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What Is the Shelf life of a Top Running Back in the NFL?

February 25, 2012 1 comment

It seems like the talk of the town these days is Ray Rice, and whether the Ravens should franchise him or sign him to as long term contract. On one side of the issue you have the crowd who thinks running backs are a dime a dozen, and his production could easily be replaced with a draft pick or combination of backs. On the other side you have the folks who say you would be out of your mind to not sign a Hall of Fame type running back to a contract in his prime, and that it would be insane to just franchise him and then let him walk at age 25 or 26.  I am on the side of every GM and personnel man in the business as evidenced by the last 40 years of running back position, the latter position.

I have argued vehemently that you can’t lump all running backs into the same class, and their purported “shelf life” is not based on reality especially when the great ones are being considered.  And make no mistake about it, Ray Rice is one of the great ones already. I have done some research that I hope will open a few eyes to the facts of the matter, that elite running backs produce without a major drop off until about age 30. Ray Rice has 6 years until he hits that part of his career. Not a year…..not two or three, but 6.

The Yardage Numbers

What I did first was take the top 20 career rushing leaders in the NFL, and calculated the career arc of every single one with their total yards from scrimmage by year and age. I also took note of their “drop off age”, or the age at which they had a significant drop off in production. There were two exceptions in Barry Sanders and Jim Brown, who did not have a drop off because of early retirement by choice, not injury mind you. Just to be fair, I included them with the year they retired as their drop off age when in reality their last seasons production indicated a significant drop off was not likely.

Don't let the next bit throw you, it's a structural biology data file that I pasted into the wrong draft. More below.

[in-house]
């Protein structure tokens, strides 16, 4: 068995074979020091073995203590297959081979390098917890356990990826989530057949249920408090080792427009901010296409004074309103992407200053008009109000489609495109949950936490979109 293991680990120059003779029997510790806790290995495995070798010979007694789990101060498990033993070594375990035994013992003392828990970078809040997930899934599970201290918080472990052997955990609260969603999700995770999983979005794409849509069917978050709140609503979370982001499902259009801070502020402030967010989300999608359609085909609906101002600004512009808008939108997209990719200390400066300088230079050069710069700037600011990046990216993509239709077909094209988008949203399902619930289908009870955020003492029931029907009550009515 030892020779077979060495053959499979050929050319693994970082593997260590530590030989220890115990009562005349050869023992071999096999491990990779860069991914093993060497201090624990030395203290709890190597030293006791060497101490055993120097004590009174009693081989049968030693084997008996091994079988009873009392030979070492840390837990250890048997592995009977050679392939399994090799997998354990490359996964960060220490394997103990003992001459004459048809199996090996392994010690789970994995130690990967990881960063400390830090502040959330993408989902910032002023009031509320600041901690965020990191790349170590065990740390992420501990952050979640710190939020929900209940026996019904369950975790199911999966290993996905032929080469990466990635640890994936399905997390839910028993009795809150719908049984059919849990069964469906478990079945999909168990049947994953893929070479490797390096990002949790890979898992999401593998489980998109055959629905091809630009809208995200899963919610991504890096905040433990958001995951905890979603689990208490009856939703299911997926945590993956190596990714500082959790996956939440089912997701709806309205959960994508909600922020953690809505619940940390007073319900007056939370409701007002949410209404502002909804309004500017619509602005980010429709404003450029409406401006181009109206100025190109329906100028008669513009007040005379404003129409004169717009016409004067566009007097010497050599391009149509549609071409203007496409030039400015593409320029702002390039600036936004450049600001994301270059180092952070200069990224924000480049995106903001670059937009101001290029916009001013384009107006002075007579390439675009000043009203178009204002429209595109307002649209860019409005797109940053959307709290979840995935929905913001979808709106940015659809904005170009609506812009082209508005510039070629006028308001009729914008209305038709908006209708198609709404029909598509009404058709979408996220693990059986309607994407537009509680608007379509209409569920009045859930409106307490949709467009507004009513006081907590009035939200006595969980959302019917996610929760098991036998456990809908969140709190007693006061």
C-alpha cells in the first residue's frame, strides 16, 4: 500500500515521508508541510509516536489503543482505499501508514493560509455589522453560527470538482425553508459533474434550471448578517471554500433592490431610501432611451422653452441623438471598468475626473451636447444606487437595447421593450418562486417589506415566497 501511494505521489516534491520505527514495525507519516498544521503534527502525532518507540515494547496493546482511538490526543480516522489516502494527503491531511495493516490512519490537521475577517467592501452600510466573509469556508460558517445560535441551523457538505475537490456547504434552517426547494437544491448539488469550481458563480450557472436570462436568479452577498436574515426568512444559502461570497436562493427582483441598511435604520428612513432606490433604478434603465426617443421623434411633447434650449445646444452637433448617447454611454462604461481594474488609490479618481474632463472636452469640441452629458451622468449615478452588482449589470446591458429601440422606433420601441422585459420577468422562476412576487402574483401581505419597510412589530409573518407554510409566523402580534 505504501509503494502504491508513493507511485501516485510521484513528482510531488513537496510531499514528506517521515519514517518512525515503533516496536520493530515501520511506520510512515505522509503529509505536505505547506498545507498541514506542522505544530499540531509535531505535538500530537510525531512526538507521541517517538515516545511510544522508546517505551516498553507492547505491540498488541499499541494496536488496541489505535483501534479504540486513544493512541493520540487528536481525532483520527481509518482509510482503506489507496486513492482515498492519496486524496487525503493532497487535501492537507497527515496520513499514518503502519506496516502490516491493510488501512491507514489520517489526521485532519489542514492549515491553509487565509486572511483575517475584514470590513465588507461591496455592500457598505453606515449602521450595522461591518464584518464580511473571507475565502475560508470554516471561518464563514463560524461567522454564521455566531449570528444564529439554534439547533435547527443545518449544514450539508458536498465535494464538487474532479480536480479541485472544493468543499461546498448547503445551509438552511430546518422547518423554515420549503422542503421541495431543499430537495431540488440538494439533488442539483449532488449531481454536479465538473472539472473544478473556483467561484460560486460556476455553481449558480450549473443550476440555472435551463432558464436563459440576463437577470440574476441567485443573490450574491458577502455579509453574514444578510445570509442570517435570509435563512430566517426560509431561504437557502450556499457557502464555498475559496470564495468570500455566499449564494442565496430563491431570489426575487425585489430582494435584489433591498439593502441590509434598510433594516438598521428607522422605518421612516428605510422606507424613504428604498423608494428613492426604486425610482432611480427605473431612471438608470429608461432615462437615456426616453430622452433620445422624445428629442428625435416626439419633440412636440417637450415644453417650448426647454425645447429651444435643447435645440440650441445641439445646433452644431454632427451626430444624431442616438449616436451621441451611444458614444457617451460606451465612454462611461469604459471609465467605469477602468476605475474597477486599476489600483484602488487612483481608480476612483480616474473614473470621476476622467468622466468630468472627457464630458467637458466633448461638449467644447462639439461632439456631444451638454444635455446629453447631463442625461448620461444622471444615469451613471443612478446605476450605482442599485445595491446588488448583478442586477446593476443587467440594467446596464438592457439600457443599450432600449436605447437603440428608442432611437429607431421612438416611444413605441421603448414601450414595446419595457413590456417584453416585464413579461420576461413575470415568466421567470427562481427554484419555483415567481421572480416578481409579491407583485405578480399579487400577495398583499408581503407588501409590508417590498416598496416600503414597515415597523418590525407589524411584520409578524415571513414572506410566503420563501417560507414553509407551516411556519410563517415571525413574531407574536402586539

Let’s start off with the age at which elite running backs typically see that production drop off. If you average the top 20 all time rushing leaders out, it shows that age 31 ½ is the point you can definitively see a serious decline. On my spreadsheet I have all the total yards color coded in a chart, so it makes it very easy to see where that “danger zone” I labeled in different shades of red starts. In pretty much every case it is right around that 30-31 year old mark, with a few exceptions for various reasons.

While the age is a decent barometer for the downturn  a much more accurate indicator is the average yards by year, going from age 21 all the way up until age 37 (Thank you Marcus Allen for making me go up that high). For the record Ray Rice has just completed his “age 24” year. Here are the results and the averages from age 21-37.

Age 21 –  631.7

Age 22 –  1304.7

Age 23 –  1376.5

Age 24 –  1536.1

Age 25 –  1587.4

Age 26 –  1638.9

Age 27 – 1612.9

Age 28 – 1474.2

Age 29 – 1433.9

Age 30 – 1208.1

Age 31 – 1030.5

Age 32 – 698.5

Age 33 – 412.9

Age 34 – 205.8

Age 35 – 141.9

Age 36 – 55.0

Age 37 – 29.6

Well, well, well, I thought it was “all downhill for those 25 year old backs”?? How they were already “used up and done” right? Wrong. The numbers clearly show that Ray Rice is just now entering his prime, and has not even hit the sweet spot yet of the age 25-27 years which is where the backs produced most. Heck even at the age of 28 and 29 where you see a tiny drop off start to happen are still just under 1500 yard years, and in a running back’s wheelhouse years  for production on the field. Again this breakdown clearly shows that the drop off is right around age 30, and not any number that starts with “2”.

Hypothetically speaking if the Ravens signed Rice to a 6 year deal, with that 6th year being very team friendly and more of a “funny money” year to give his agent something to brag about, they would be signing Rice smack in the middle of the most productive years of his career. It is a no brainer, and one of the many reasons why the franchise tag makes no sense unless you plan on letting him walk after a year or two. And letting him walk after a year or two just is not an option, despite some claiming otherwise.